contributor.author: Maureen Miller

title.none: Radke, Viterbo (Miller)

identifier.other: baj9928.9703.011 97.03.11

identifier.issn: 1096-746X

description.statementofresponsibility: Maureen Miller, Hamilton College, mmiller@hamilton.edu

publisher.none: .

date.issued: 1997

identifier.citation: Radke, Gary M. Viterbo: Profile of a Thirteenth Century Papal Palace. New York: Cambridge University Press, 1996. $85.00. ISBN: ISBN 0-521-48200-3.

type.none: Review

relation.ispartof: Bryn Mawr Medieval Review

The Medieval Review 97.03.11

Radke, Gary M. Viterbo: Profile of a Thirteenth Century Papal Palace. New York: Cambridge University Press, 1996. $85.00. ISBN: ISBN 0-521-48200-3.

Reviewed by:

Maureen Miller
Hamilton College
mmiller@hamilton.edu

In the mid-thirteenth century, some citizens of Viterbo--a small hill-town about fifty miles north of Rome--began expanding their bishop's palace to provide accommodations for the entourage of Pope Alexander IV. This building activity and the city's hospitality to the papal court intensified in the 1260s: Urban IV (1261-4) and Clement IV (1265-8) died in Viterbo and the most significant accretions to the Palazzo dei Papi date from their pontificates. Nicholas III (1277- 30) used the palace as a summer residence, but by the close of the century Viterbo no longer regularly hosted the papal court. The imposing palace abandoned by the popes, however, remained. Now, thanks to Gary Radke's rich study, it may receive the attention of scholars--which will, hopefully, be more enduring than that of the papal guests for whom the palace was built.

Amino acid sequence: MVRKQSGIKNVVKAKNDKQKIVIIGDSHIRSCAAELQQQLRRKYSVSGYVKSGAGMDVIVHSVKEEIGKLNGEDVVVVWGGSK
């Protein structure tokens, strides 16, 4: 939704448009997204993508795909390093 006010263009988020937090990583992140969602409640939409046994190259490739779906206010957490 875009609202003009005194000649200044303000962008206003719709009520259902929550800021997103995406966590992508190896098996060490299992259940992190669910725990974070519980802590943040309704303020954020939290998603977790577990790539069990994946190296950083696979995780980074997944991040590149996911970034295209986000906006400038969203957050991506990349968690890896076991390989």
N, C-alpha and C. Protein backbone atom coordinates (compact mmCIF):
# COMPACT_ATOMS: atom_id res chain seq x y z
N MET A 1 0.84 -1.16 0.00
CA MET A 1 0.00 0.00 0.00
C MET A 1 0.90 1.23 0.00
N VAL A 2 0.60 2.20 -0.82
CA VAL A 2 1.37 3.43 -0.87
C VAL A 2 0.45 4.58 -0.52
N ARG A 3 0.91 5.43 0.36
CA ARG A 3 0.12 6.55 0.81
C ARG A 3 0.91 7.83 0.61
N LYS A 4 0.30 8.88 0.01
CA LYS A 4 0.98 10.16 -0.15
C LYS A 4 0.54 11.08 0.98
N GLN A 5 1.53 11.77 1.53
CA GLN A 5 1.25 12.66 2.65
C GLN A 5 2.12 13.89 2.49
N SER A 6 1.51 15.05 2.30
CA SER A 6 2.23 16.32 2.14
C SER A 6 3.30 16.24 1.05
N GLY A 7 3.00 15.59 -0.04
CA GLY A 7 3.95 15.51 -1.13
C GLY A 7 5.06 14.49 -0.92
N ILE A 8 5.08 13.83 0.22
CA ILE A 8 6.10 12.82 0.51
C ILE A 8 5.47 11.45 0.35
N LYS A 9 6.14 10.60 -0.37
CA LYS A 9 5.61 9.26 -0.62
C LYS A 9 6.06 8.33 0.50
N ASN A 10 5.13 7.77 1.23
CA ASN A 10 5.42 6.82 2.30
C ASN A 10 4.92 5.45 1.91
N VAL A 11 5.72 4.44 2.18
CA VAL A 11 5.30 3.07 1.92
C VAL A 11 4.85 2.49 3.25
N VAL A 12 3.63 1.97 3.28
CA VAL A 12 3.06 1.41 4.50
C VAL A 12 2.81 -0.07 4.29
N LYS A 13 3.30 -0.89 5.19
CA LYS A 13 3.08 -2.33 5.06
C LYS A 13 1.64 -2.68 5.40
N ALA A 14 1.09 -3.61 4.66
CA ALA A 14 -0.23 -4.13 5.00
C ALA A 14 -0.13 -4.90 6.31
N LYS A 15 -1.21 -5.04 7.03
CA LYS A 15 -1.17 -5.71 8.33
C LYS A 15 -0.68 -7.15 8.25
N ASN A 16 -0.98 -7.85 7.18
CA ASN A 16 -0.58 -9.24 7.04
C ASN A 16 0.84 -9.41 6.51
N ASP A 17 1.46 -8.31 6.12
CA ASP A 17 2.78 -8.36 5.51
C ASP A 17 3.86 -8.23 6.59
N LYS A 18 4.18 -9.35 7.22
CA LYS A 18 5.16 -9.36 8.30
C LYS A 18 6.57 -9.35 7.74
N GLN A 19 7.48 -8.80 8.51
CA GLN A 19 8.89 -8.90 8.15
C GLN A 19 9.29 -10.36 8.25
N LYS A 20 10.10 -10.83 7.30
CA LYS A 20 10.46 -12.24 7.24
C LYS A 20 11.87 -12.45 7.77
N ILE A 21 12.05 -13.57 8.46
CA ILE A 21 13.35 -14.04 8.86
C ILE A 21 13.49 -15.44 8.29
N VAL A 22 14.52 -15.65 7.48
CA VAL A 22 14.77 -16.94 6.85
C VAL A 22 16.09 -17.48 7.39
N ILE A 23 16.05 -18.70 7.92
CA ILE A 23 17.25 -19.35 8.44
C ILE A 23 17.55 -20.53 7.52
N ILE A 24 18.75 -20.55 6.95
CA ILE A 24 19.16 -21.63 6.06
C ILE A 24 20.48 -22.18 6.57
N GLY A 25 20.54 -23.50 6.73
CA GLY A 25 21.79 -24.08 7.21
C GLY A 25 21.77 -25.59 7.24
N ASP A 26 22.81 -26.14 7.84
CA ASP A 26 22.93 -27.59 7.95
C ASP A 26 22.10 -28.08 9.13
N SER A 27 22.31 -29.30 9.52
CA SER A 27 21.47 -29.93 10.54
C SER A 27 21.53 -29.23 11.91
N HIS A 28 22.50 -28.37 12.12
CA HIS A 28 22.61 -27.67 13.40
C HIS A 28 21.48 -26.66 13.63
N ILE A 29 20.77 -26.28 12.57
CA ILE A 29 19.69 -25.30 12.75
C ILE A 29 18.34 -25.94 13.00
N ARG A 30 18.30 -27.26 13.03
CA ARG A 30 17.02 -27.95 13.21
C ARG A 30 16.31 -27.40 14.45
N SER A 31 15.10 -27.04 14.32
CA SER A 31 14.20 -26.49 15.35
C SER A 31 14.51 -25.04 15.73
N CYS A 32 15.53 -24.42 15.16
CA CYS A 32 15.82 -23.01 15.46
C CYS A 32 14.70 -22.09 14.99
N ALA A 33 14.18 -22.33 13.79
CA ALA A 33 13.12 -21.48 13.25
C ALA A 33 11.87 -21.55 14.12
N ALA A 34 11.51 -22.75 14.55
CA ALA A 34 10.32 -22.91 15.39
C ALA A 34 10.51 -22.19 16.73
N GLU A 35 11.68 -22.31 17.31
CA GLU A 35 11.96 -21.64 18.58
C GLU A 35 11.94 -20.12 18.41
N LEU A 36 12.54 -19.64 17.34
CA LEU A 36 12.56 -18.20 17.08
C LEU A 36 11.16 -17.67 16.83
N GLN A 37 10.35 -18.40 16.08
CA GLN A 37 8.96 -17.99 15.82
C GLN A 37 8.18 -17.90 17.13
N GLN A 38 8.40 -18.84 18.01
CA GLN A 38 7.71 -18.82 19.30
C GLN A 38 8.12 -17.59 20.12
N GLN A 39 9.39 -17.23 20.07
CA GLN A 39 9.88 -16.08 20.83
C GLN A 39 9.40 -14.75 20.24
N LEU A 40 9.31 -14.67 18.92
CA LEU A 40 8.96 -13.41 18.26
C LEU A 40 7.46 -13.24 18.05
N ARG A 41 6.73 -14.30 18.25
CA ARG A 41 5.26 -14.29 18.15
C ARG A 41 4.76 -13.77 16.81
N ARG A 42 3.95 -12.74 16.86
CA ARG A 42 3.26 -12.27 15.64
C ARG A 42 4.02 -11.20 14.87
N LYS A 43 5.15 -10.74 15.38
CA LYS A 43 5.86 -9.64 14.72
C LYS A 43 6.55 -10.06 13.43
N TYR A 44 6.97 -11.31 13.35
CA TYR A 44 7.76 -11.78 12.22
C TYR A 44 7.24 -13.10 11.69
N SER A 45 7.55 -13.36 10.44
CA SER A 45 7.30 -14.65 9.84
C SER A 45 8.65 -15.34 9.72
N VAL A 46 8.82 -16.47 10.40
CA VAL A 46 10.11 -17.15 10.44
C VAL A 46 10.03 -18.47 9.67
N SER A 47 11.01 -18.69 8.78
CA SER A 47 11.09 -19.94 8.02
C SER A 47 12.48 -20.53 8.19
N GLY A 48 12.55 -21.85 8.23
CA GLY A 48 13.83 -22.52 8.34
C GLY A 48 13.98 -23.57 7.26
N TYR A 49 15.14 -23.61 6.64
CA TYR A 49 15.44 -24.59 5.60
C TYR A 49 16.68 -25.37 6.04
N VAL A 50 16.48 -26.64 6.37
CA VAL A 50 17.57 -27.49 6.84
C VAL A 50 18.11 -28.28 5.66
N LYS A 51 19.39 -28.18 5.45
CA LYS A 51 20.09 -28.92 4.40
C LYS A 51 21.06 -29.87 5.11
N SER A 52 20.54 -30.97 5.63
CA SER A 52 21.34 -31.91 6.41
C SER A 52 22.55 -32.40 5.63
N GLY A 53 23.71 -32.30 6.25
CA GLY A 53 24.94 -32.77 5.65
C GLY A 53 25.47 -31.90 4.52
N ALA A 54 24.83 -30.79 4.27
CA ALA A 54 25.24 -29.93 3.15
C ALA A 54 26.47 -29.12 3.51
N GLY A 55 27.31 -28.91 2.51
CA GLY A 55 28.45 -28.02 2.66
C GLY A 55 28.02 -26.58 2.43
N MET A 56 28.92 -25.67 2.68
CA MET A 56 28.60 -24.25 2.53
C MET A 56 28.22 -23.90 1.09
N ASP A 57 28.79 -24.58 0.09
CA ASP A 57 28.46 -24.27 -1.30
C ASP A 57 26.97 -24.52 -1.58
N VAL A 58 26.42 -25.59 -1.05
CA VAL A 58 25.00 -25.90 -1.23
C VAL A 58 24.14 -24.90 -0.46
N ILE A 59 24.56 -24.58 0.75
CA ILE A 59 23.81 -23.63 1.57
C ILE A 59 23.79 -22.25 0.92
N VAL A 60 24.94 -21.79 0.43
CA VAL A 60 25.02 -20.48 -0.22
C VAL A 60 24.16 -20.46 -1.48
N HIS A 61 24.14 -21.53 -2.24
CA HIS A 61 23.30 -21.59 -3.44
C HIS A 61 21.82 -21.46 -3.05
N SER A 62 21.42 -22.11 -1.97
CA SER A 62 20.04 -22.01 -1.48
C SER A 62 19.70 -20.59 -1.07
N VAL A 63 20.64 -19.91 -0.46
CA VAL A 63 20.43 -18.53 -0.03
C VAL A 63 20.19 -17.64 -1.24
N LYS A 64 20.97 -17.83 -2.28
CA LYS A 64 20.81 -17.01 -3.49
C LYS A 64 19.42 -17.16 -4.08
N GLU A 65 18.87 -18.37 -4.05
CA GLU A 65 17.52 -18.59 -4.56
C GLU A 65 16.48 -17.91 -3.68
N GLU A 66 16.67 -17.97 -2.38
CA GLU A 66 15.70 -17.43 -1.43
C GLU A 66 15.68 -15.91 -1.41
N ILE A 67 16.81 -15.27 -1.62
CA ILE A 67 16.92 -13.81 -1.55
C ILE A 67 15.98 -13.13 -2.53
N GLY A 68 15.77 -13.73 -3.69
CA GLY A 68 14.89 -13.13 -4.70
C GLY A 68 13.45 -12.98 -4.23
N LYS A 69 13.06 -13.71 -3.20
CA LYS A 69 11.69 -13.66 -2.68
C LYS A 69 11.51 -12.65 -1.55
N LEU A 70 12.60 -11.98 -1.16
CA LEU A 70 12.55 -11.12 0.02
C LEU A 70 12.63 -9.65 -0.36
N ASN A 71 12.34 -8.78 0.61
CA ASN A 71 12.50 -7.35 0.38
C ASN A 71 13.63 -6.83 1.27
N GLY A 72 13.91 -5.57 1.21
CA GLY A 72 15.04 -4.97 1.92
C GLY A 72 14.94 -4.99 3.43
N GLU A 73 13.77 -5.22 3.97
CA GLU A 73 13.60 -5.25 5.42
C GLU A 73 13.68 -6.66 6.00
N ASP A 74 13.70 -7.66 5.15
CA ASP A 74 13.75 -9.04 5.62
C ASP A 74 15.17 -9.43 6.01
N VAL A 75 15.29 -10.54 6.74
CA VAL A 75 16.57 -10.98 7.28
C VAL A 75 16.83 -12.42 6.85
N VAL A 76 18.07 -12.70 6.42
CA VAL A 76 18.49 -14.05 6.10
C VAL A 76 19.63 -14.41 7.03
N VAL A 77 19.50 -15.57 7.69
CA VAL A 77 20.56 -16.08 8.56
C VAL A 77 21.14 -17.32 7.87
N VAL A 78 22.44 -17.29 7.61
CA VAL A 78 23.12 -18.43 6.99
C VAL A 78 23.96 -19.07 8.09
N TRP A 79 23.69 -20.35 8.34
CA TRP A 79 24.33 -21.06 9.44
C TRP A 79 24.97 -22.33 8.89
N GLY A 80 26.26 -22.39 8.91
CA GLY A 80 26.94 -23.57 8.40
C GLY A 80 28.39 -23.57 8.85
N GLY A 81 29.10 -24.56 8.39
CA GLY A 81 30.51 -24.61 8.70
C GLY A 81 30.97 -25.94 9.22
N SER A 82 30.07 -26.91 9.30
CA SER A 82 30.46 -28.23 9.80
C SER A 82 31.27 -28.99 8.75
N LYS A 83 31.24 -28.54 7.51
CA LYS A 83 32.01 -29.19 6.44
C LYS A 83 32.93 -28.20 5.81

Indeed, this volume constitutes a major contribution to the architectural history of the Middle Ages. The fruit of close to two decades of research, Radke's admirably complete and detailed description and analysis of the Palazzo dei Papi at Viterbo provides important material illuminating the history of the papacy, the history of elite domestic architecture, the development of medieval building techniques, the dissemination of the gothic style, and the origins of scientific perspective.

The book is divided into two parts. The first traces the history of the building of the palace, placing it in the context of both the local history of Viterbo and the broader panorama of the papacy from the twelfth to the fourteenth century. Radke undertakes here a detailed formal analysis of the structure, emphasizing its function as the seat of a substantial papal household and curial bureaucracy. Beyond looking to analogous structures--other papal residences, particularly the Lateran and Avignon, and secular palaces-- for comparative material and hypotheses to bridge lacunae in his Viterbese remains, Radke incorporates evidence from papal ceremonial and ordines to illumine the use and function of the complex. The organization of this section by architectural elements (halls, loggias, staircases, etc.) will make it extremely useful to architectural historians. Scholars who have studied the papal complex at Avignon will be particularly interested in Radke's identification of Viterbese precedents for the subsequent refuge of the popes on the Rhone. A final chapter in this first part analyzes the stylistic significance of the palace's architecture and decoration--and this is where the author's most significant and suggestive arguments cluster.